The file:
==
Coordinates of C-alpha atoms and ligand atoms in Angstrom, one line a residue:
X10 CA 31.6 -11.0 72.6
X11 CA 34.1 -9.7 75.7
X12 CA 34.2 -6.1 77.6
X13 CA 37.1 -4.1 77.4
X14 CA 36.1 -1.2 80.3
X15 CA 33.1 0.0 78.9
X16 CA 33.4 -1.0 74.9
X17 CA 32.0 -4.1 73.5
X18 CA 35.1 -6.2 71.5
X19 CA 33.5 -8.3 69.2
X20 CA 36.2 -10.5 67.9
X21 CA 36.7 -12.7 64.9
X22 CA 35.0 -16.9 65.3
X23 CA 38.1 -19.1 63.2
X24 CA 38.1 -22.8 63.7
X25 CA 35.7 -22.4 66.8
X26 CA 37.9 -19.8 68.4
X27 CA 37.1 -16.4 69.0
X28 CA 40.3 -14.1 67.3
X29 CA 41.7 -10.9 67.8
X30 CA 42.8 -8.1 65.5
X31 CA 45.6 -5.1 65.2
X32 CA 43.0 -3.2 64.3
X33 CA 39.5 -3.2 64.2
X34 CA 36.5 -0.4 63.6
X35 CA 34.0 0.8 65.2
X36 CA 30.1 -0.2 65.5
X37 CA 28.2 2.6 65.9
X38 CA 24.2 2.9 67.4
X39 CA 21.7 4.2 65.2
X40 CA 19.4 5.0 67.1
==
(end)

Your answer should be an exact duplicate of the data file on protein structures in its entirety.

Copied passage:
Coordinates of C-alpha atoms and ligand atoms in Angstrom, one line a residue:
X10 CA 31.6 -11.0 72.6
X11 CA 34.1 -9.7 75.7
X12 CA 34.2 -6.1 77.6
X13 CA 37.1 -4.1 77.4
X14 CA 36.1 -1.2 80.3
X15 CA 33.1 0.0 78.9
X16 CA 33.4 -1.0 74.9
X17 CA 32.0 -4.1 73.5
X18 CA 35.1 -6.2 71.5
X19 CA 33.5 -8.3 69.2
X20 CA 36.2 -10.5 67.9
X21 CA 36.7 -12.7 64.9
X22 CA 35.0 -16.9 65.3
X23 CA 38.1 -19.1 63.2
X24 CA 38.1 -22.8 63.7
X25 CA 35.7 -22.4 66.8
X26 CA 37.9 -19.8 68.4
X27 CA 37.1 -16.4 69.0
X28 CA 40.3 -14.1 67.3
X29 CA 41.7 -10.9 67.8
X30 CA 42.8 -8.1 65.5
X31 CA 45.6 -5.1 65.2
X32 CA 43.0 -3.2 64.3
X33 CA 39.5 -3.2 64.2
X34 CA 36.5 -0.4 63.6
X35 CA 34.0 0.8 65.2
X36 CA 30.1 -0.2 65.5
X37 CA 28.2 2.6 65.9
X38 CA 24.2 2.9 67.4
X39 CA 21.7 4.2 65.2
X40 CA 19.4 5.0 67.1